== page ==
Tips for Juggling Twins’ Extracurricular Activities

Joe Rawlinson by Joe Rawlinson - April 26, 2017

As your twins get older, you’ll want to put them in some extracurricular activities. This might be dance, gymnastics, soccer, or any of the myriad activities available for kids.

Kids Gymnastics

Scheduling Twin Activities

The challenge with twins is that you’ve got scheduling and financial constraints with two kids.

Our twin girls have loved dance classes. We’ve had them both in the same class, at the same time, for the last few years.

If you can keep your kids in the same activity, it will help with the scheduling conflicts that might arise if they were each running off to different corners of town.

When your twins are young, they don’t know what activities are available. Take advantage of this by offering them only activities that you know will be convenient for you.

Buying Gear

With activities come uniforms, outfits, and gear. Unfortunately with twins, they don’t necessarily benefit from hand-me-downs or sharing the same gear. This is especially true if they are both participating in the same thing at the same time.

(RELATED: Your twins will need a lot of gear. Here's the complete twins baby registry checklist to get ready for your twins' arrival.

Look for used clothing or gear at consignment shops or swapping opportunities with other parents.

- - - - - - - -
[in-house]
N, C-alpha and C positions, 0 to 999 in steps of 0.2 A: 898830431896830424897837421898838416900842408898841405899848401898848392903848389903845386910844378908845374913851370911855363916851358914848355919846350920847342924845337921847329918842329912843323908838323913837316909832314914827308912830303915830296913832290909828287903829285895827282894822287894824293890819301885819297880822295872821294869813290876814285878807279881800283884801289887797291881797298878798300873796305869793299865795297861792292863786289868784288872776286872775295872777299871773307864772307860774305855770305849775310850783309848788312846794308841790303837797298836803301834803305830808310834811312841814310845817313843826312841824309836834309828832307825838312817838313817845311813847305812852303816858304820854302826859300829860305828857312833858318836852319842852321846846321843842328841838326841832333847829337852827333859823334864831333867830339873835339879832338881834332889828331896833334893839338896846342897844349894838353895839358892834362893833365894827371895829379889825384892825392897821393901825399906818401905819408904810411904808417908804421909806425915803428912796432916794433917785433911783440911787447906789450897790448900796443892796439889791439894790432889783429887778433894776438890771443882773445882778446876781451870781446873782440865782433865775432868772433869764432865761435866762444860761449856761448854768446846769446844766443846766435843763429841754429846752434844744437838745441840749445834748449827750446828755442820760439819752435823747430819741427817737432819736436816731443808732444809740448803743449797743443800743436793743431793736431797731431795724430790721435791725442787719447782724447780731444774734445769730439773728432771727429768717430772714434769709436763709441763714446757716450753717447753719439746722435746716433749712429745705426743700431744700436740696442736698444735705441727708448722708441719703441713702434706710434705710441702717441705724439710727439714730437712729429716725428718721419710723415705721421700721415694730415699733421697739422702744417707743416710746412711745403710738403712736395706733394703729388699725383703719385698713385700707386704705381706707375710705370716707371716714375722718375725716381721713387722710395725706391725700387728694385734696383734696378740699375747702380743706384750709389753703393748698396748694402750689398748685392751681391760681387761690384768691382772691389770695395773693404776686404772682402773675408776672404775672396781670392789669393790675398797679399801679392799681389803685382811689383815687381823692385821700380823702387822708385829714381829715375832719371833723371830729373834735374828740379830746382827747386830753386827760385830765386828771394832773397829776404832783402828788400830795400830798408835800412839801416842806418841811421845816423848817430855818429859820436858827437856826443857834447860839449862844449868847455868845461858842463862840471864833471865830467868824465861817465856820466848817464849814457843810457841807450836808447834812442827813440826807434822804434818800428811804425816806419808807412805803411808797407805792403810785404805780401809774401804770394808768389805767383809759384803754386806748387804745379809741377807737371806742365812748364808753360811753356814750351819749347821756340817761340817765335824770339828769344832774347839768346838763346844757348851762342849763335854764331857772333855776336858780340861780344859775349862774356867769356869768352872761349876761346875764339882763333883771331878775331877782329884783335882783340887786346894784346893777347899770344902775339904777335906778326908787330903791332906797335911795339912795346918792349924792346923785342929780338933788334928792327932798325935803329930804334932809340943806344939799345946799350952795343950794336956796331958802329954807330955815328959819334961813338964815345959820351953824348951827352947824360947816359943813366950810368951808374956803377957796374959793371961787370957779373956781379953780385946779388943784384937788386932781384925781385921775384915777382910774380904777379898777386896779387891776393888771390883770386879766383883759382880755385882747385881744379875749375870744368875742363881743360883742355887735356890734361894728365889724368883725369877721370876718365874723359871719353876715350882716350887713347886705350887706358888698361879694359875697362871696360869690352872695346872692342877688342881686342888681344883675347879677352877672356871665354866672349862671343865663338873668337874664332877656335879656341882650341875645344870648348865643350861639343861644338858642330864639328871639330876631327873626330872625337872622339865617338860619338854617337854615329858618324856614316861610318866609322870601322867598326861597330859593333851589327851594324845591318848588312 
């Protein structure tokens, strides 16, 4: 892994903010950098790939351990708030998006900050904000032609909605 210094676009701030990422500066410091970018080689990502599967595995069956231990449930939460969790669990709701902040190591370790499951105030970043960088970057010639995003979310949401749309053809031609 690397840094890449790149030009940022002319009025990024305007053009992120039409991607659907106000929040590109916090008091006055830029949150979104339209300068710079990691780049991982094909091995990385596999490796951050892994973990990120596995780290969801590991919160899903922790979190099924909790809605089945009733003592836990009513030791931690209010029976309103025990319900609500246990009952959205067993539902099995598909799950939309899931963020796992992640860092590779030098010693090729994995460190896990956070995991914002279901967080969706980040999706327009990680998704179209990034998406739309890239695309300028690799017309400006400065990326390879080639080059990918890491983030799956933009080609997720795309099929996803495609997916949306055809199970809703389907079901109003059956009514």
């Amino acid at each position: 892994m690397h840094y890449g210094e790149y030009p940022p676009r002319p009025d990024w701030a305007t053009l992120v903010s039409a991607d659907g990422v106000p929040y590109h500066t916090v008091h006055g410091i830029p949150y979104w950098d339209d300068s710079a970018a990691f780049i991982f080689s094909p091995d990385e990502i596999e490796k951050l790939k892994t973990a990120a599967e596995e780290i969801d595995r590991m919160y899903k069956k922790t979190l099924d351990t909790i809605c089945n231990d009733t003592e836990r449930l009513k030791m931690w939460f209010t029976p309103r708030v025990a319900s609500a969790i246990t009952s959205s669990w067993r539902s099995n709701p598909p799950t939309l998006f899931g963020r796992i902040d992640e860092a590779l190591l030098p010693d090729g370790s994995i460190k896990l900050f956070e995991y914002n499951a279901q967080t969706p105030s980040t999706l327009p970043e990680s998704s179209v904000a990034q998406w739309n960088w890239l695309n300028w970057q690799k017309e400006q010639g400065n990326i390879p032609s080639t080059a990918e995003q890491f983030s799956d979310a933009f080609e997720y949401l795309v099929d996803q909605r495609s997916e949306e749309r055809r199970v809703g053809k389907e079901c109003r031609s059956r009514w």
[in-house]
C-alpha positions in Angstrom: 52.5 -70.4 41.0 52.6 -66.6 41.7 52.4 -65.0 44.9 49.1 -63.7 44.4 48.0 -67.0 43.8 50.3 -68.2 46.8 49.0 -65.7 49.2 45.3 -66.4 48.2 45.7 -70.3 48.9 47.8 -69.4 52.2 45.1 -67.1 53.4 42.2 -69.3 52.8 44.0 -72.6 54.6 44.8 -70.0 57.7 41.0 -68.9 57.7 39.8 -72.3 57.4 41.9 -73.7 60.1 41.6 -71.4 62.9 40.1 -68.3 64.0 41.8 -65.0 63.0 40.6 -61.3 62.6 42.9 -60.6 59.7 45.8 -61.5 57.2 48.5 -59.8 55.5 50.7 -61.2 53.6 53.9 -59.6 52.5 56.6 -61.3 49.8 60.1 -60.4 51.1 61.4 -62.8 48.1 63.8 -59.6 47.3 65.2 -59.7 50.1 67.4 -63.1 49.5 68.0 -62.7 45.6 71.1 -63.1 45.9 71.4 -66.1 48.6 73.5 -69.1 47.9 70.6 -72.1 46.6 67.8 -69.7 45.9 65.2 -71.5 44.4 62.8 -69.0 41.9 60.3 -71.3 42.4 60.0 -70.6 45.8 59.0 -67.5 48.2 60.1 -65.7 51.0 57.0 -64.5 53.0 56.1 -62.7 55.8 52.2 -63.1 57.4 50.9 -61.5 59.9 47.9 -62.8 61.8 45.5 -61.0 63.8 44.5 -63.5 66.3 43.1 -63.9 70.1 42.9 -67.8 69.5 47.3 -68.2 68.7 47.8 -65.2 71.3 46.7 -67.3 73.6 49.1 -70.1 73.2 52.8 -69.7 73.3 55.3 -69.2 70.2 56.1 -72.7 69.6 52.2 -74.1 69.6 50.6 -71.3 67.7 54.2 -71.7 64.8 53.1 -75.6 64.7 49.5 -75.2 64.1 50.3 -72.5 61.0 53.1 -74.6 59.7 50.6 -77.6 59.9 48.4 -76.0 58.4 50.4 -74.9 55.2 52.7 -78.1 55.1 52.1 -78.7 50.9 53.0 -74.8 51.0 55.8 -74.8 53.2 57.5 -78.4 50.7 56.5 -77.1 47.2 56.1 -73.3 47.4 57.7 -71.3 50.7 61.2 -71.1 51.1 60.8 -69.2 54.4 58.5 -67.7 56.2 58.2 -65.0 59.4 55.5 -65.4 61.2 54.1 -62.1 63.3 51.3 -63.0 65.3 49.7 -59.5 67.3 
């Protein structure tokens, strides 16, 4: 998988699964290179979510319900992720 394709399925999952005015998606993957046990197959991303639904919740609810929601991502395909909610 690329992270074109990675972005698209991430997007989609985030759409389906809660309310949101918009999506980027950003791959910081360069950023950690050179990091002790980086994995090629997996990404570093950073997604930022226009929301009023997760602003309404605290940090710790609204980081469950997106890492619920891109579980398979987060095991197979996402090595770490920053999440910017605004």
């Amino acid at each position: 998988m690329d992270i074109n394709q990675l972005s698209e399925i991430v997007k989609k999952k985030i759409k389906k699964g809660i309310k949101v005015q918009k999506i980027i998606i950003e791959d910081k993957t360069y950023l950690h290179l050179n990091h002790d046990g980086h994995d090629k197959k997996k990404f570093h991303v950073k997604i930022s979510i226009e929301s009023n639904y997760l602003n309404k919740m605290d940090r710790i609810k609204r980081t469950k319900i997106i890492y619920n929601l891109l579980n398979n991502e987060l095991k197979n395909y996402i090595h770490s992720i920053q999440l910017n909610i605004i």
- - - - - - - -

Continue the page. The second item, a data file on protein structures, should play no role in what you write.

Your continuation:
Different Skill Levels

What happens when one twin outpaces the other? Should you keep them in the same class or start to separate them?

When we had our girls in gymnastics, one of them was ready to advance to the next class. The coach suggested that we not move her up so she could be with her sister.

You’ll eventually have your twins separate and do different things. Think about if this is the time for that to happen or not.

When Twins Want Different Activities

Your twins won’t always want to do the same thing. Scheduling constraints will impact your kids’s choices. Talk to them about the situation.

You might have to drag one twin along and just sit and watch if she doesn’t want to do what the other is doing. Sometimes you just can’t be everywhere at the same time. When explaining trade-offs to your twins, be sure they understand that by not joining their twin in an activity, they may have to do something they don’t like to do (like sitting and waiting).

(RELATED: Love podcasts? Check out the entire Dad's Guide to Twins Podcast archive for additional twin tips and interviews with twin dads.)

Picture by kellyv

Further Reading

Dad's Guide to Raising Twins book
Don't forget to pick up a copy of the definitive guide to raising twins. "Dad's Guide to Raising Twins" was written for fathers of twins to help guide you through the first several years with twins. Click here to learn more about the book and get your copy.

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